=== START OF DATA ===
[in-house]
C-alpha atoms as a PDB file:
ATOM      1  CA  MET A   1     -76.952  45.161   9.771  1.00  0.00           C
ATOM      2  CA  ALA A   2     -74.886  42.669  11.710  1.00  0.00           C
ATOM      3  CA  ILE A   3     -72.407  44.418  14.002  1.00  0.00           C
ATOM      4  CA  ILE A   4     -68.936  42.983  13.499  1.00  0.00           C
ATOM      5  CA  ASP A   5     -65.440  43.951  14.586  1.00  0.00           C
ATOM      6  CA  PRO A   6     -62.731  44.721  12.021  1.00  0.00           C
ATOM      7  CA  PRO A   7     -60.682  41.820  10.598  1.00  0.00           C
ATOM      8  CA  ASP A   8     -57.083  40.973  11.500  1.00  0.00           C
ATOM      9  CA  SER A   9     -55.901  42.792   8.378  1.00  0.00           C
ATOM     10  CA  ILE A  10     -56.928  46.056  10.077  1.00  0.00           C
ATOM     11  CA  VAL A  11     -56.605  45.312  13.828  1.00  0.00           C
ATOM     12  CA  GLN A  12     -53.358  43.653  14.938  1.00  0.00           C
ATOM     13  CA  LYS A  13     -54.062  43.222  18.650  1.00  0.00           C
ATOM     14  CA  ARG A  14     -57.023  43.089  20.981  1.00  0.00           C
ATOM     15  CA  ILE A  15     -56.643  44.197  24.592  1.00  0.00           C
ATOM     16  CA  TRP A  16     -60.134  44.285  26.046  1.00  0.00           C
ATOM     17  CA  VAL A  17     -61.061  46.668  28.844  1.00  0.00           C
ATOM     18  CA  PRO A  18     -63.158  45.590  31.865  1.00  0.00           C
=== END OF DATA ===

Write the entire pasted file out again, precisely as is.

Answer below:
[in-house]
C-alpha atoms as a PDB file:
ATOM      1  CA  MET A   1     -76.952  45.161   9.771  1.00  0.00           C
ATOM      2  CA  ALA A   2     -74.886  42.669  11.710  1.00  0.00           C
ATOM      3  CA  ILE A   3     -72.407  44.418  14.002  1.00  0.00           C
ATOM      4  CA  ILE A   4     -68.936  42.983  13.499  1.00  0.00           C
ATOM      5  CA  ASP A   5     -65.440  43.951  14.586  1.00  0.00           C
ATOM      6  CA  PRO A   6     -62.731  44.721  12.021  1.00  0.00           C
ATOM      7  CA  PRO A   7     -60.682  41.820  10.598  1.00  0.00           C
ATOM      8  CA  ASP A   8     -57.083  40.973  11.500  1.00  0.00           C
ATOM      9  CA  SER A   9     -55.901  42.792   8.378  1.00  0.00           C
ATOM     10  CA  ILE A  10     -56.928  46.056  10.077  1.00  0.00           C
ATOM     11  CA  VAL A  11     -56.605  45.312  13.828  1.00  0.00           C
ATOM     12  CA  GLN A  12     -53.358  43.653  14.938  1.00  0.00           C
ATOM     13  CA  LYS A  13     -54.062  43.222  18.650  1.00  0.00           C
ATOM     14  CA  ARG A  14     -57.023  43.089  20.981  1.00  0.00           C
ATOM     15  CA  ILE A  15     -56.643  44.197  24.592  1.00  0.00           C
ATOM     16  CA  TRP A  16     -60.134  44.285  26.046  1.00  0.00           C
ATOM     17  CA  VAL A  17     -61.061  46.668  28.844  1.00  0.00           C
ATOM     18  CA  PRO A  18     -63.158  45.590  31.865  1.00  0.00           C